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Technology Usage and Online Sales: An Empirical Study

  • Prabuddha De

    ()

    (Krannert School of Management, Purdue University, West Lafayette, Indiana 47907)

  • Yu (Jeffrey) Hu

    ()

    (Krannert School of Management, Purdue University, West Lafayette, Indiana 47907)

  • Mohammad S. Rahman

    ()

    (Haskayne School of Business, University of Calgary, Calgary, Alberta T2N 1N4, Canada)

Registered author(s):

    Despite the widespread adoption of search and recommendation technologies on the Internet, empirical research that examines the effect of these technologies is scarce. How do online consumers use these technologies? Does consumers' technology usage have an effect on the sales to them or their purchasing patterns? This paper empirically measures consumers' usage of website technologies by analyzing server log data. We match technology usage data to sales data, controlling for consumers' historical purchasing behavior. Our unique data set allows us to reveal the relationship between technology usage and online sales. Our analyses show that consumers' information technology usage has a significant effect on the sales to them, but this effect varies for different technologies and across different products. In particular, the use of directed search has a positive effect on the sales of promoted products, whereas it has a negative effect on the sales of nonpromoted products. In contrast, the use of a recommendation system has a positive effect on the sales of both promoted and nonpromoted products. Surprisingly, the use of nondirected search has an insignificant effect on online sales.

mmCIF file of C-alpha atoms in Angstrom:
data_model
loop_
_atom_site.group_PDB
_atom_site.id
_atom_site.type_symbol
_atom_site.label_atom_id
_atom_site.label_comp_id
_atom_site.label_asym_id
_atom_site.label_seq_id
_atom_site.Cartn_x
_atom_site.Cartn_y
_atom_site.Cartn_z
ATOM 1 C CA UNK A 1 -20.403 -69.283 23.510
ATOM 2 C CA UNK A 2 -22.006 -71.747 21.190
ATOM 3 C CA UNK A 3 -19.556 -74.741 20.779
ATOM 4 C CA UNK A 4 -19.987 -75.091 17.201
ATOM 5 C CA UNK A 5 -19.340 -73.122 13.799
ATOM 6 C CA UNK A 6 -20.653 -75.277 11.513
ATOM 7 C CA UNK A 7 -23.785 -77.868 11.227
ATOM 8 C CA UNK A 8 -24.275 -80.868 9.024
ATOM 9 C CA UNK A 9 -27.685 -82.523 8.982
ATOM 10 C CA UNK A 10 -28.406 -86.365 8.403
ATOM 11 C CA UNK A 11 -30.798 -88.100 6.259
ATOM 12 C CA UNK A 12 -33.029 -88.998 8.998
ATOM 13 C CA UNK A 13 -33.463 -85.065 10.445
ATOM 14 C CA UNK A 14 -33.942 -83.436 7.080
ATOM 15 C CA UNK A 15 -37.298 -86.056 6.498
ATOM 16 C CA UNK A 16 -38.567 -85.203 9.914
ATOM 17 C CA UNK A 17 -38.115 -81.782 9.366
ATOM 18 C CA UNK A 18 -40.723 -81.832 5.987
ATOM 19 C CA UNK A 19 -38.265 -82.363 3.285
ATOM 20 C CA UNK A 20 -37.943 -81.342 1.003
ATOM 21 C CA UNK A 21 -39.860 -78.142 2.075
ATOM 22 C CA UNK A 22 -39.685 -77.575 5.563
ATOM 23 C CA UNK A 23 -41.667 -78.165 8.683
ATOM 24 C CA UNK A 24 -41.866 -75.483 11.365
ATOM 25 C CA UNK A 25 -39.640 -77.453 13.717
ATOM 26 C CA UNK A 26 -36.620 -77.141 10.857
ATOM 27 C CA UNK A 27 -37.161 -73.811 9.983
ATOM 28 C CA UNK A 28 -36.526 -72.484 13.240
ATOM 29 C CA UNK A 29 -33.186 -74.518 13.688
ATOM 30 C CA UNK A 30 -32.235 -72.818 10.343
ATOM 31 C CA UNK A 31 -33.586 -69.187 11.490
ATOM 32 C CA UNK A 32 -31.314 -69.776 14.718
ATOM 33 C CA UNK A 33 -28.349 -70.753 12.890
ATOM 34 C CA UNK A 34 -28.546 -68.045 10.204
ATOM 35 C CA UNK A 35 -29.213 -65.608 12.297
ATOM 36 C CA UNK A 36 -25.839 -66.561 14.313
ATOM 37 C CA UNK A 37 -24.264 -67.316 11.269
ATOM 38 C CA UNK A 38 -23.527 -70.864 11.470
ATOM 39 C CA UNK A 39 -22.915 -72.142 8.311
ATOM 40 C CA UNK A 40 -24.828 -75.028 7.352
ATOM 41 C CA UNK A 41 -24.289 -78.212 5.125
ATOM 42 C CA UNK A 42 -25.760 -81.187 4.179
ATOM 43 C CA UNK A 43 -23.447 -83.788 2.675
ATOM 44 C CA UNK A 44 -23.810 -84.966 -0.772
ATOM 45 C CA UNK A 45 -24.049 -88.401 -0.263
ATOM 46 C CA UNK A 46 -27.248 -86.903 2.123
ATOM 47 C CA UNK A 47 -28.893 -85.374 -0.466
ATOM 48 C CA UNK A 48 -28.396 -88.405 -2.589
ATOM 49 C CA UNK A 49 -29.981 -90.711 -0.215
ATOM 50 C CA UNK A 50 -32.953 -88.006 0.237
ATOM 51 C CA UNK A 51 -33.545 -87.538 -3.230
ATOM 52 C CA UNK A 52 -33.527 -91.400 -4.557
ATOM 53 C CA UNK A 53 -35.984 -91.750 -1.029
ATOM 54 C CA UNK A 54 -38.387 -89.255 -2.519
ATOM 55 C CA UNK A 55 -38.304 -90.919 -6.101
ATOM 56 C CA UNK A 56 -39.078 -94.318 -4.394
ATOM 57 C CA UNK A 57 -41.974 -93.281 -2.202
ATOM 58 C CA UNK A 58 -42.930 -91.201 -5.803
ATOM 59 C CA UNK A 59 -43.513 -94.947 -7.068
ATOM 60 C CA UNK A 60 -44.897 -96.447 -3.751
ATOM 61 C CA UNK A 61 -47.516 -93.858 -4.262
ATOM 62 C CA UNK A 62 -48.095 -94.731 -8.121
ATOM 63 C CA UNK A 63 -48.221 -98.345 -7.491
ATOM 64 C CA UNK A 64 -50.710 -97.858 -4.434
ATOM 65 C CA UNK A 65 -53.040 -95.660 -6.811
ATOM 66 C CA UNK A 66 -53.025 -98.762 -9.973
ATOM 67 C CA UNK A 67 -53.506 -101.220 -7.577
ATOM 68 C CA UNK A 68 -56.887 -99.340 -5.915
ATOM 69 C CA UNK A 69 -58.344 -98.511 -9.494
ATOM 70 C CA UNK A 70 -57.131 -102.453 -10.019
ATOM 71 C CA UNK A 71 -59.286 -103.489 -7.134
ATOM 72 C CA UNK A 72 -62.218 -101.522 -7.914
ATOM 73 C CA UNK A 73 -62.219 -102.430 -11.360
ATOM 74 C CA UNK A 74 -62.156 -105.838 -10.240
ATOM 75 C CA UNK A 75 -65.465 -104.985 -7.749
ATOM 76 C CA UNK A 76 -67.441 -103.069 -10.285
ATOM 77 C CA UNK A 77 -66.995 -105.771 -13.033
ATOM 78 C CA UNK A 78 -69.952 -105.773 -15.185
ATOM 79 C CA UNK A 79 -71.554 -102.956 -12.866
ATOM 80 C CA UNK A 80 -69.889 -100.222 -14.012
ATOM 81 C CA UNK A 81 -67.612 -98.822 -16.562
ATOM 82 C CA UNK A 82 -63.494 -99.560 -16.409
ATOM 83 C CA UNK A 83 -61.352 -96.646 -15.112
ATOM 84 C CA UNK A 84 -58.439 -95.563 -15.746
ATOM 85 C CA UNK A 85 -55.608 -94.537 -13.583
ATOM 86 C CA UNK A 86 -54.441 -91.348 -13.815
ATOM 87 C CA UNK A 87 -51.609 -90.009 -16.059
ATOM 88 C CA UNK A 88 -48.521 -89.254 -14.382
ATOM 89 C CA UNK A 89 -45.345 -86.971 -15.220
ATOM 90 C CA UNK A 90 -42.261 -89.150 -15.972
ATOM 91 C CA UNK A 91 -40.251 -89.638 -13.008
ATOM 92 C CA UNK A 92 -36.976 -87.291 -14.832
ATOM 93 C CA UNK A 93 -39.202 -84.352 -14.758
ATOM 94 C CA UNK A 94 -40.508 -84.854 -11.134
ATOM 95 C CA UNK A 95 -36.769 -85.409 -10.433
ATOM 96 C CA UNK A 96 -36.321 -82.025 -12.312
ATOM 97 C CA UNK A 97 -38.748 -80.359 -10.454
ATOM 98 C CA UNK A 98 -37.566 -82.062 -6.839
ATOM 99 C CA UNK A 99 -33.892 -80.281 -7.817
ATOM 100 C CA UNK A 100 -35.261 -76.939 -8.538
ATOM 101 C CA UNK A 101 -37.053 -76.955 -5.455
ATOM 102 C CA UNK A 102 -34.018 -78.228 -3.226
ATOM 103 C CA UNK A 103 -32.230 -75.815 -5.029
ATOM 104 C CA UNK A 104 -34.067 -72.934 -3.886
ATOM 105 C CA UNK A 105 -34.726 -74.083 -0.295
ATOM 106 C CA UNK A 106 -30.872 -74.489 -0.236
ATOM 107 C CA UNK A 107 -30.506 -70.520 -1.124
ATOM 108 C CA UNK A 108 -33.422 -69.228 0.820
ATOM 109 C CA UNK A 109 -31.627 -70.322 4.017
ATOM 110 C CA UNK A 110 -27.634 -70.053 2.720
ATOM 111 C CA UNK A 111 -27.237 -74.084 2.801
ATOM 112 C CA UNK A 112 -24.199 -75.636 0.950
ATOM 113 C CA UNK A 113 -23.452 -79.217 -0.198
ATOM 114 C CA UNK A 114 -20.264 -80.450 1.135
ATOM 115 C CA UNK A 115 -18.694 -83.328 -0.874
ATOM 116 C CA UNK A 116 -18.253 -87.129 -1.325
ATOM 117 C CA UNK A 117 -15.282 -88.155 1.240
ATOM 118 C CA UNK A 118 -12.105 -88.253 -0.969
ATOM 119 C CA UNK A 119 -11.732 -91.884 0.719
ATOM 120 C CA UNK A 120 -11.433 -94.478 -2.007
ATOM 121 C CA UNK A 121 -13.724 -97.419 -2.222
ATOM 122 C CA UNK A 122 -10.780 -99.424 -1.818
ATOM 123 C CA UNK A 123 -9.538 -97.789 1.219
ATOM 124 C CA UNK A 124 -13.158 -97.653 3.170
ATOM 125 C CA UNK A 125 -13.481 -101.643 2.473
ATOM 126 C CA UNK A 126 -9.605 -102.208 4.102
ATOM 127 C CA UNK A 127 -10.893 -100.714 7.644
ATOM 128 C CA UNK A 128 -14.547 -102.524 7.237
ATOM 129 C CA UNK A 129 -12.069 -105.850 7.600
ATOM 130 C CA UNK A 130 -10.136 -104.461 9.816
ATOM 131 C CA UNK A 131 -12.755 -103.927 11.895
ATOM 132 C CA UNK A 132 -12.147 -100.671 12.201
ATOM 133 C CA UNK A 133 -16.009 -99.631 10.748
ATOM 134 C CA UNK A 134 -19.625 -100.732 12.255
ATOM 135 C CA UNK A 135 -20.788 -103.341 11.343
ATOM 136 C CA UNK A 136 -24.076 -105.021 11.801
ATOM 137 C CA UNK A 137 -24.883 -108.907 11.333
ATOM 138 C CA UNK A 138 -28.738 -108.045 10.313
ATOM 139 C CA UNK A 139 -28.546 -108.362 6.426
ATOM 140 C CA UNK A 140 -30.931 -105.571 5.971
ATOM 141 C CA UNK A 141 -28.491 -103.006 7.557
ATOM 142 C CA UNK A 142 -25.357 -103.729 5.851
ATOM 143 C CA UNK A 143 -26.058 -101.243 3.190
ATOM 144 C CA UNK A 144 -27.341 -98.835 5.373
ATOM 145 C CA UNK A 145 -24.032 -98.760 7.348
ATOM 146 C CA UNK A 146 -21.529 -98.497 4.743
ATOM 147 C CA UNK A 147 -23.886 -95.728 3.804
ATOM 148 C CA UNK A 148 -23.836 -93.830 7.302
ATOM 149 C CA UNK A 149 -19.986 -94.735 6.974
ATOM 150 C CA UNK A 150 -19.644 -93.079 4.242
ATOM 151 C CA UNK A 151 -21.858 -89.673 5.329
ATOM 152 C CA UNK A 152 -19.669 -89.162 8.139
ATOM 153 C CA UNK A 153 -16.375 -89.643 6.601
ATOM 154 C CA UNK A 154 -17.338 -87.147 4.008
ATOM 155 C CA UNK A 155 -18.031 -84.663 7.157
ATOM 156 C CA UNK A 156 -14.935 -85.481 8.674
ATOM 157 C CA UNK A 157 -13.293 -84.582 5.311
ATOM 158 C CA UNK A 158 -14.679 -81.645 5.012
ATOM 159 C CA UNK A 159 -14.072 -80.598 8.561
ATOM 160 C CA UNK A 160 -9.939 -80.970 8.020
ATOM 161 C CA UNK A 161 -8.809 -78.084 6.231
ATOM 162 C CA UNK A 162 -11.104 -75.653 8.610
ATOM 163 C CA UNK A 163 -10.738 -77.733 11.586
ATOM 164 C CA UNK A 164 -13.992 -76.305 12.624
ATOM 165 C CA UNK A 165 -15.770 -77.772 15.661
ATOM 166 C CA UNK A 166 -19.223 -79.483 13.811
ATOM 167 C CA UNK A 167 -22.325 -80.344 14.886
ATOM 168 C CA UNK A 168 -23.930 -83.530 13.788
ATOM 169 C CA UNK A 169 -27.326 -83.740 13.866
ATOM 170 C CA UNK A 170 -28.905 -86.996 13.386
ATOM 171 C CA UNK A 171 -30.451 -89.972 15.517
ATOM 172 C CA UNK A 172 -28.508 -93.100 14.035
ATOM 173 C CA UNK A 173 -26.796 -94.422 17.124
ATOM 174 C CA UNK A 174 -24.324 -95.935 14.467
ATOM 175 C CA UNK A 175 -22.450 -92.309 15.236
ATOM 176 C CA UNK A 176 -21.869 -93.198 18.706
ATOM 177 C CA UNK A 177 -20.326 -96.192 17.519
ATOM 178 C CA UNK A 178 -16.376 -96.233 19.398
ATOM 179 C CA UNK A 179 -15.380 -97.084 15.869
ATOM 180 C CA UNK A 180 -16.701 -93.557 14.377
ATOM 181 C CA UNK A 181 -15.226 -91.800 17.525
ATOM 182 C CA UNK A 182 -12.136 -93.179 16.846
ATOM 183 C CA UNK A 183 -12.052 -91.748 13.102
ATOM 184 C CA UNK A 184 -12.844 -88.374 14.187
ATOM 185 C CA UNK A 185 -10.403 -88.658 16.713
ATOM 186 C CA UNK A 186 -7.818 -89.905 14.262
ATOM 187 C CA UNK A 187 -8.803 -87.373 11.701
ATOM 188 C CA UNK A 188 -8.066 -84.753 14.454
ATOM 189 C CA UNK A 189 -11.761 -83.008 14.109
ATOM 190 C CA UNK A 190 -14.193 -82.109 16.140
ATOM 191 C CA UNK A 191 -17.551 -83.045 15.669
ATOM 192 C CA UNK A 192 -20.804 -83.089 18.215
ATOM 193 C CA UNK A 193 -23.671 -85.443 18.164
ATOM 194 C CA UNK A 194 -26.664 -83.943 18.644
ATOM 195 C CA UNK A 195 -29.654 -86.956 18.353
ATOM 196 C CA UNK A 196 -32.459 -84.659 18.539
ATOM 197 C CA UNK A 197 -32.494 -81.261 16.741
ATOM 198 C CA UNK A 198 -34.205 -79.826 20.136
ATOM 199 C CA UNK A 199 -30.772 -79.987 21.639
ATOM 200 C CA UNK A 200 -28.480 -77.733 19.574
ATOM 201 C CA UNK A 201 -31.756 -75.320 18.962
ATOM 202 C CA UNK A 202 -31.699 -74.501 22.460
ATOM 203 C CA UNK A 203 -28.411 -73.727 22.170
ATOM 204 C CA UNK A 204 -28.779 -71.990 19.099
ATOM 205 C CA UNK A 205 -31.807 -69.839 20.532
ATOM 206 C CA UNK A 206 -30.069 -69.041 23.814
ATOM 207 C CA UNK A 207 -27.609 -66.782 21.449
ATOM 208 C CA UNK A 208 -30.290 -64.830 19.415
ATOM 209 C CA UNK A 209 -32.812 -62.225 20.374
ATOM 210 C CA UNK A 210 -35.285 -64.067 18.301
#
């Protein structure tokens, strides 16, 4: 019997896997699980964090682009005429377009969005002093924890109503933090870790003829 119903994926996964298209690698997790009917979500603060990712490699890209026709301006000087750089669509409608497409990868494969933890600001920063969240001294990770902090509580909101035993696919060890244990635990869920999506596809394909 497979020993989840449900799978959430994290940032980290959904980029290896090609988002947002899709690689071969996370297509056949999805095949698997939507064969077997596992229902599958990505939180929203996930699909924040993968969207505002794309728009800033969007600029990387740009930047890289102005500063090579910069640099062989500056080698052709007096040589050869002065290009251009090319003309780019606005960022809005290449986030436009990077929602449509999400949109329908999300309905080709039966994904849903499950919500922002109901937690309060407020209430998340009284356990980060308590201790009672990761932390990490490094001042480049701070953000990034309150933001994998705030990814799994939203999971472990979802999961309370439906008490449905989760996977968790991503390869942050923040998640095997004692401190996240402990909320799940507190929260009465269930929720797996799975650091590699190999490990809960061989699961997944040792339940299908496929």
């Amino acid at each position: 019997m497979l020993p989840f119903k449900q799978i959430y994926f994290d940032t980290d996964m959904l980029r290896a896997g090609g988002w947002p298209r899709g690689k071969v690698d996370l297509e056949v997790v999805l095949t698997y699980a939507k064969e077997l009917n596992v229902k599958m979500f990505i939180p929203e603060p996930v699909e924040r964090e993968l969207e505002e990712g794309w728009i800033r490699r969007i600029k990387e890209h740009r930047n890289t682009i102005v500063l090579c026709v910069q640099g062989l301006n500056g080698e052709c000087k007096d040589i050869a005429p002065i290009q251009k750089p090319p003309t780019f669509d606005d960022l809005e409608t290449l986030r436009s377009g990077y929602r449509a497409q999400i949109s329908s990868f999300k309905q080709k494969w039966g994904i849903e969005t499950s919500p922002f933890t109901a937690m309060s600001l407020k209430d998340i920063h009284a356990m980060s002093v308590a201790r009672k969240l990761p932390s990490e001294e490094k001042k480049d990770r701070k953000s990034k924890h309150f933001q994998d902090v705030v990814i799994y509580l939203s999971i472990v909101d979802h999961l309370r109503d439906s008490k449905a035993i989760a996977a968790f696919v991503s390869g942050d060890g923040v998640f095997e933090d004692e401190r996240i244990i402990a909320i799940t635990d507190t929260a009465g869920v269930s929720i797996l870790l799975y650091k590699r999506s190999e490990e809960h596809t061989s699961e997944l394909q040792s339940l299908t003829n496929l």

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    File URL: http://dx.doi.org/10.1287/mnsc.1100.1233
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    Article provided by INFORMS in its journal Management Science.

    Volume (Year): 56 (2010)
    Issue (Month): 11 (November)
    Pages: 1930-1945

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    Handle: RePEc:inm:ormnsc:v:56:y:2010:i:11:p:1930-1945
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